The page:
Documenting Bankrupted Slaves

44 Pages Posted: 4 Oct 2017 Last revised: 27 May 2018

See all articles by Rafael I. Pardo

Rafael I. Pardo

Washington University in St. Louis - School of Law

Date Written: September 29, 2017


"Bankrupted Slaves" tells a story about institutional complicity in antebellum slavery — that is, the story of how the federal government in the 1840s and 1850s became the owner and seller of thousands of slaves belonging to financially distressed slaveowners who sought forgiveness of debt through the federal bankruptcy process. Relying on archival court records that have not been systematically analyzed by other scholars, "Bankrupted Slaves" analyzes how the Bankruptcy Act of 1841 and the domestic slave trade inevitably collided to create the bankruptcy slave trade, focusing the analysis through a case study of the Eastern District of Louisiana, which was home to New Orleans, antebellum America's largest slave market. This Article describes the methods used in "Bankrupted Slaves" to document the history of the Eastern District's bankruptcy slave trade and sets forth statistical tables documenting that trade.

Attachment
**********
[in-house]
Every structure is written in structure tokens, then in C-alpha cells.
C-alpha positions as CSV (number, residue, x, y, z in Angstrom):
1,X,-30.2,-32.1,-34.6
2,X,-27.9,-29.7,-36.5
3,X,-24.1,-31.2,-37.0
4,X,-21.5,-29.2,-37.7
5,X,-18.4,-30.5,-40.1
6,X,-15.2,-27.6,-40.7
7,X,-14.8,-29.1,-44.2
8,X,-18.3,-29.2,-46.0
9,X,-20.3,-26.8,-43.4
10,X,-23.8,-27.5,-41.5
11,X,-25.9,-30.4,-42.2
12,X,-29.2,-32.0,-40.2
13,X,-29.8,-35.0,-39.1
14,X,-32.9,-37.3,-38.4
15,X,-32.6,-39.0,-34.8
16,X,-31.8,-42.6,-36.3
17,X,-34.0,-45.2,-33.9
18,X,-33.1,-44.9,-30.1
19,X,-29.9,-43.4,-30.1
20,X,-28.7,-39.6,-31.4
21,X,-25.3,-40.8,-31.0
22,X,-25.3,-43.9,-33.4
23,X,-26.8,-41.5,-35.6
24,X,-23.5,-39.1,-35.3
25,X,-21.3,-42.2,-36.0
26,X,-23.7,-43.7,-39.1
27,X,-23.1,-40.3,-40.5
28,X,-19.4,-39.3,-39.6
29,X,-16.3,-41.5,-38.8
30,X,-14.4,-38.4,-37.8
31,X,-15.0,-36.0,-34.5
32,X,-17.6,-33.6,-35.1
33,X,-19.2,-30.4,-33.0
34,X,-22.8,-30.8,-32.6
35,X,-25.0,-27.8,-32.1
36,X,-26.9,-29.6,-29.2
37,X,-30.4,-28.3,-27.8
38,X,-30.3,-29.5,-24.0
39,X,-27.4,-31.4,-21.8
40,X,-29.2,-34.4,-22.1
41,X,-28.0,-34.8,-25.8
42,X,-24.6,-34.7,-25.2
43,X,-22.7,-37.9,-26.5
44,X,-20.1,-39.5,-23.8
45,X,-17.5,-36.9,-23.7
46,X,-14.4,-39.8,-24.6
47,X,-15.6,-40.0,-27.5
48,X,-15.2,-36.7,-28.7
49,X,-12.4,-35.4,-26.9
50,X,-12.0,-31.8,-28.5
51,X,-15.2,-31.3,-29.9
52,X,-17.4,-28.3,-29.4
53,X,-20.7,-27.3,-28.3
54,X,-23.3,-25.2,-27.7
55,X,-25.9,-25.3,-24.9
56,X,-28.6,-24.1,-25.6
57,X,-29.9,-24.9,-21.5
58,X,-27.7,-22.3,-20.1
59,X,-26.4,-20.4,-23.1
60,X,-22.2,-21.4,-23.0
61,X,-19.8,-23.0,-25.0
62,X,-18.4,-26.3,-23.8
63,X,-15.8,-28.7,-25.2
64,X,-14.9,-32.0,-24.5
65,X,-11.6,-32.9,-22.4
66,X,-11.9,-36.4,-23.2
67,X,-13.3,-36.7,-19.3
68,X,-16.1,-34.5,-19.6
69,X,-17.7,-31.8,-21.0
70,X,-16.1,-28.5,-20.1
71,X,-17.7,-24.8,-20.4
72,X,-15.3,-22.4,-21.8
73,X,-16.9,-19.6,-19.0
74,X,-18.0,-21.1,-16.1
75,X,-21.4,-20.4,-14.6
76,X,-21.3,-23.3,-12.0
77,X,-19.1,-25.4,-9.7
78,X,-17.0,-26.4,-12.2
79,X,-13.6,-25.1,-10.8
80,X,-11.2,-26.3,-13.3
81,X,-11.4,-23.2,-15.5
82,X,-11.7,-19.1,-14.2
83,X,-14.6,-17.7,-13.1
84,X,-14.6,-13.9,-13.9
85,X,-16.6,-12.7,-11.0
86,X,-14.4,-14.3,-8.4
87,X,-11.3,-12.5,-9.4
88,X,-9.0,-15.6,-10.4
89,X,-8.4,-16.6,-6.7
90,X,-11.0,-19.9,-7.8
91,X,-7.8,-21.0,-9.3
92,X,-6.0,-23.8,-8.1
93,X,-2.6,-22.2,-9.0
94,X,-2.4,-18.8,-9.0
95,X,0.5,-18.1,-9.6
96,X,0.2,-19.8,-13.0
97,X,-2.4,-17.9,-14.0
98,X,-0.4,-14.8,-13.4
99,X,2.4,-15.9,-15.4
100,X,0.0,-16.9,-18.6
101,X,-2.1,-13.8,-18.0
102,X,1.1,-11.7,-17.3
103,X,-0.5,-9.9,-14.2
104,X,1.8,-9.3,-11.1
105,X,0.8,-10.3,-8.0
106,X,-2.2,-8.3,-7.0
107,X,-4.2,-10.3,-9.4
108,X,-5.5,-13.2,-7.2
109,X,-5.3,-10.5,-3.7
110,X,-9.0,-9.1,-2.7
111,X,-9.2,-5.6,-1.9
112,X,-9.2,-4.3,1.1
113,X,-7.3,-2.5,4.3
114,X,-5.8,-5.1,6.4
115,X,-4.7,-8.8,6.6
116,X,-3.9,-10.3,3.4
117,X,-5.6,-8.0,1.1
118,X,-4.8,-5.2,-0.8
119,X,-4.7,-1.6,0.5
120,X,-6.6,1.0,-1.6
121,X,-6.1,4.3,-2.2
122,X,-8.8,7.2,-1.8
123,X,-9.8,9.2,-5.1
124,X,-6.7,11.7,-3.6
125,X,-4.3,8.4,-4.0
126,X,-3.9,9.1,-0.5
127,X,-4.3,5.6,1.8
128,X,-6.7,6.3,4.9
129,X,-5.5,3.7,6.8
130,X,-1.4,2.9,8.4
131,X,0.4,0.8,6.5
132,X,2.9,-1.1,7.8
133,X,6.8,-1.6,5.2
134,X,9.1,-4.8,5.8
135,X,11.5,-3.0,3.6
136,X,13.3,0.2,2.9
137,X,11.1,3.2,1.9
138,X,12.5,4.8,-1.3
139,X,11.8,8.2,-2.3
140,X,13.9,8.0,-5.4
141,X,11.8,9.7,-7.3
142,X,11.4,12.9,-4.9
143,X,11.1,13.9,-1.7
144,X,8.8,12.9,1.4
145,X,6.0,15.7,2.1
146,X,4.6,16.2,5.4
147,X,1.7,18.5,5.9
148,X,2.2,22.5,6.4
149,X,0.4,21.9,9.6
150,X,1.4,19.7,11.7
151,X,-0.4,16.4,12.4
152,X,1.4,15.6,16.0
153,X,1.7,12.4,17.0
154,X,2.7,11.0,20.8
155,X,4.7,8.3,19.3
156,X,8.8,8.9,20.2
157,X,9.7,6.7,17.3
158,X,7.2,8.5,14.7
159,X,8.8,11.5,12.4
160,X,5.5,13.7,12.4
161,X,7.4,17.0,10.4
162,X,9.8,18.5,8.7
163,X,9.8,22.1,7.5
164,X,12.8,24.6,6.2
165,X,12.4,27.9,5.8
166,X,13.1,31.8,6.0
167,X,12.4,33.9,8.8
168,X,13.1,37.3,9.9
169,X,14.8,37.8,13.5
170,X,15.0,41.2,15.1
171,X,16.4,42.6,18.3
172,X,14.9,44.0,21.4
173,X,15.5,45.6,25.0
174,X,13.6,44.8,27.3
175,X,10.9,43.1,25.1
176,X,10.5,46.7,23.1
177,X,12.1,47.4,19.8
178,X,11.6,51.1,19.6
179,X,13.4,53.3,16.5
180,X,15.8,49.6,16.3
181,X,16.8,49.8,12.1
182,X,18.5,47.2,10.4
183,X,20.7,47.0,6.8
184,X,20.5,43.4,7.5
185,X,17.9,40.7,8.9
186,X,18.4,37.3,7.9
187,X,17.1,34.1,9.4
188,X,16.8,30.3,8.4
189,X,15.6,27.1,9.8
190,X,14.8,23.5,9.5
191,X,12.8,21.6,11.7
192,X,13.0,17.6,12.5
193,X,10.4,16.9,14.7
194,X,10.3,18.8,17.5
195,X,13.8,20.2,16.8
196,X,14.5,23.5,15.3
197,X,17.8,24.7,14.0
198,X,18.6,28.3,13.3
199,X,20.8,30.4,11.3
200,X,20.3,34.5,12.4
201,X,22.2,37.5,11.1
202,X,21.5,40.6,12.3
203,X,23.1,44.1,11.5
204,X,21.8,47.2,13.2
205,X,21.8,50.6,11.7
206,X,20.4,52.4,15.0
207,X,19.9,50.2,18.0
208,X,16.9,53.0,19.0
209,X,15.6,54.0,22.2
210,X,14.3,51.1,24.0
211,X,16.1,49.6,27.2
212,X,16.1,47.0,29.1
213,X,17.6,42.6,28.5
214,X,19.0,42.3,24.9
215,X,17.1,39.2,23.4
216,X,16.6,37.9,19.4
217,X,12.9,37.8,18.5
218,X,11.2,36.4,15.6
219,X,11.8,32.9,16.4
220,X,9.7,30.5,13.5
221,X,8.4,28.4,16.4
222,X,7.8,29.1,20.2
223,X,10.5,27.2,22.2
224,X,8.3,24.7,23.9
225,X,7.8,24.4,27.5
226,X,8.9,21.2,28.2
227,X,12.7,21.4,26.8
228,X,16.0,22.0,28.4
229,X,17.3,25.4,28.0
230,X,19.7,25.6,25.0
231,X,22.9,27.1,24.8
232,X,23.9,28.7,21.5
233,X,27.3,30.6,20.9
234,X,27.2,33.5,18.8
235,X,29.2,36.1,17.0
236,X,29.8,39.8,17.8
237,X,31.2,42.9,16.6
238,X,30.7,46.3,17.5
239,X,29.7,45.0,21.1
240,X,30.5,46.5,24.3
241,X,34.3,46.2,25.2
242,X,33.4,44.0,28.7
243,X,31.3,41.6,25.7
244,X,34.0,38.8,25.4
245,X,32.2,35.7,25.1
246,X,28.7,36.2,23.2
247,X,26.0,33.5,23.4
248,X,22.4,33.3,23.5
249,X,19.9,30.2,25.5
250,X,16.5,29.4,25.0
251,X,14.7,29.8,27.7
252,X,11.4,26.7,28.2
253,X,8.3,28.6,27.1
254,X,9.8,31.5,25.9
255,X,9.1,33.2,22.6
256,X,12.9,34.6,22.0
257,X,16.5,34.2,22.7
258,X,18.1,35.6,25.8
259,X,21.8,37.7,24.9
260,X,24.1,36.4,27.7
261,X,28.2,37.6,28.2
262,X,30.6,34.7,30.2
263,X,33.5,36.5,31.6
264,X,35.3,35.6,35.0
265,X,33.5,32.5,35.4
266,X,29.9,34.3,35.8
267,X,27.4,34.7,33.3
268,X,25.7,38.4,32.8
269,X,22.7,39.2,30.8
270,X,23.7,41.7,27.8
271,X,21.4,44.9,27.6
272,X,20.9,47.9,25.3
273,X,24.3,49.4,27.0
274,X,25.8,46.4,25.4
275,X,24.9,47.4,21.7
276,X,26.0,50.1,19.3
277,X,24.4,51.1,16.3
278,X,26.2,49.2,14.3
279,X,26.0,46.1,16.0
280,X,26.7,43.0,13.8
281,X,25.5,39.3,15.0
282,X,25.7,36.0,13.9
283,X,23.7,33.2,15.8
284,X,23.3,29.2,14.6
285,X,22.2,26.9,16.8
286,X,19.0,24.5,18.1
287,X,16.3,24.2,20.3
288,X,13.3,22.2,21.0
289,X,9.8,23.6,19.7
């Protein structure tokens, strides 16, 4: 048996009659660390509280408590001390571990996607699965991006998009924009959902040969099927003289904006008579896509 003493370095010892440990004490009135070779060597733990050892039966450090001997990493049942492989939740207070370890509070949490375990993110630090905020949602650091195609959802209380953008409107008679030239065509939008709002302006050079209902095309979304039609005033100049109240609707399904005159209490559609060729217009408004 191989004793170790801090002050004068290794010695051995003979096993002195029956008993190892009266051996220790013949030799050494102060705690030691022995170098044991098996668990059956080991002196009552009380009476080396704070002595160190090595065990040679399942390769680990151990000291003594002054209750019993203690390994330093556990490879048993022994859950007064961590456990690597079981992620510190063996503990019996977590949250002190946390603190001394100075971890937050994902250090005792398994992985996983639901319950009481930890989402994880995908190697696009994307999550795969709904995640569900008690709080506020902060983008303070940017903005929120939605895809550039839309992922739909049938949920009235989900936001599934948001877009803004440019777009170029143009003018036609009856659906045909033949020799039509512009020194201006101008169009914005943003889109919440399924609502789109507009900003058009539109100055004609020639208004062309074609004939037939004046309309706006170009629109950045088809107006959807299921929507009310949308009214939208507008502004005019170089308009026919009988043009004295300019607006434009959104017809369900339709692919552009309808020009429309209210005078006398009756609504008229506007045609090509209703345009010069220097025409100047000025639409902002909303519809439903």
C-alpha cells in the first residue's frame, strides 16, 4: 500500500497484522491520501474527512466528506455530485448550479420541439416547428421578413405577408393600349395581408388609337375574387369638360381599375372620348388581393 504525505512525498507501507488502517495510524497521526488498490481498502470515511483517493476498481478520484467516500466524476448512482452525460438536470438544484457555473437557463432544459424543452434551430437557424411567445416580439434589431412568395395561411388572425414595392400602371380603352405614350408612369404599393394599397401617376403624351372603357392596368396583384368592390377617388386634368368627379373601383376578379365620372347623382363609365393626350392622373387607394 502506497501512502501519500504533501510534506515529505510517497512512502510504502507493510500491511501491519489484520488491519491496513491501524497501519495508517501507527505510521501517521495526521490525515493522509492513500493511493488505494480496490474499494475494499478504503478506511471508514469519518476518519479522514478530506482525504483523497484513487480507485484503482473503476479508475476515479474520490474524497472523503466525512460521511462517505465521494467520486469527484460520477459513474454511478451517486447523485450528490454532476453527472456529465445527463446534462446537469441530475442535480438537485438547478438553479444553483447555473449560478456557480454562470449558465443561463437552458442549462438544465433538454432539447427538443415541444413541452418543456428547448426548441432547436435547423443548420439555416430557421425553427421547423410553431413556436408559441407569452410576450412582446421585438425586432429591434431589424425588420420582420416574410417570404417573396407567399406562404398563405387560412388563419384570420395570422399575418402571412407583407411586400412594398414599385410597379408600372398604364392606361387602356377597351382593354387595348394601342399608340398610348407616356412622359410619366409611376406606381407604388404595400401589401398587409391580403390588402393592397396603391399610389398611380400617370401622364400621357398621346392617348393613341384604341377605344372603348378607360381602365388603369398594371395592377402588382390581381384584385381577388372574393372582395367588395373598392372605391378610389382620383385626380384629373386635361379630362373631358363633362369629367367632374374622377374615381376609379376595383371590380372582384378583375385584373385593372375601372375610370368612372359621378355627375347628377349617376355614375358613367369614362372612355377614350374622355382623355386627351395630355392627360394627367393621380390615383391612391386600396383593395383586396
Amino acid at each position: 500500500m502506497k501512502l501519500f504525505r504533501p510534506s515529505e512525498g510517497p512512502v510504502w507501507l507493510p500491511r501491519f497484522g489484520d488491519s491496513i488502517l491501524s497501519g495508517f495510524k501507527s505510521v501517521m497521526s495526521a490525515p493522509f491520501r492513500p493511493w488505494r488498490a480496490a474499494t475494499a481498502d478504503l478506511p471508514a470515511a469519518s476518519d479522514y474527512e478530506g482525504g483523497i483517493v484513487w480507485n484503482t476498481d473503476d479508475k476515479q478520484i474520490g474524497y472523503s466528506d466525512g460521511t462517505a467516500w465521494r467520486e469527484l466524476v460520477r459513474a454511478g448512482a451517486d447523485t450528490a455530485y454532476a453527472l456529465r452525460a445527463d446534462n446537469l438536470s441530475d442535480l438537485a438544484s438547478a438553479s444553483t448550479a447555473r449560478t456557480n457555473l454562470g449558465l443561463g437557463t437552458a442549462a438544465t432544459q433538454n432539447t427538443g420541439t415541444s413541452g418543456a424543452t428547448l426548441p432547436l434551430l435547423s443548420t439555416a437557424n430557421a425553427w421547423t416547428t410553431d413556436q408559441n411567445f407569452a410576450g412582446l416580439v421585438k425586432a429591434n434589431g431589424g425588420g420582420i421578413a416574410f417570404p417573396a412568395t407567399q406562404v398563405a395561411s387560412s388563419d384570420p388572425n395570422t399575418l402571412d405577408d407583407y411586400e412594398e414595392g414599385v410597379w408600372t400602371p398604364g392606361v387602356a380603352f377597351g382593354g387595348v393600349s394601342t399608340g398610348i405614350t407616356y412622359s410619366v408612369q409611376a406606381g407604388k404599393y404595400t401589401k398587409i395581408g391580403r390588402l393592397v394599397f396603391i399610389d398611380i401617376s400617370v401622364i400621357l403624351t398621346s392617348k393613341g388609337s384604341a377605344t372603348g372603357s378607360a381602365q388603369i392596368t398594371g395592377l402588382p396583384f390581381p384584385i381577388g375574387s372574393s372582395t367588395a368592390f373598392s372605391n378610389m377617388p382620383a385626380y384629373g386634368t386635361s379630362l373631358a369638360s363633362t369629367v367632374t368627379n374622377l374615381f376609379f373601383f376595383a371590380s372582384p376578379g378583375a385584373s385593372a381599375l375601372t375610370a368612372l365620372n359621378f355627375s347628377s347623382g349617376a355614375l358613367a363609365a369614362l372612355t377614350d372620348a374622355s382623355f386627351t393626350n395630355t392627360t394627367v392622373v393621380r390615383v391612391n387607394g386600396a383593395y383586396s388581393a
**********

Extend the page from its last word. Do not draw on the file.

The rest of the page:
Suggested Citation

Pardo, Rafael I., Documenting Bankrupted Slaves (September 29, 2017). Vanderbilt Law Review En Banc, Vol. 71, 2018, Emory Legal Studies Research Paper, Available at SSRN:

Rafael I. Pardo (Contact Author)

Washington University in St. Louis - School of Law ( email )

Anheuser-Busch Hall 585
1 Brookings Drive, Campus Box 1120
St. Louis, MO 63130
United States

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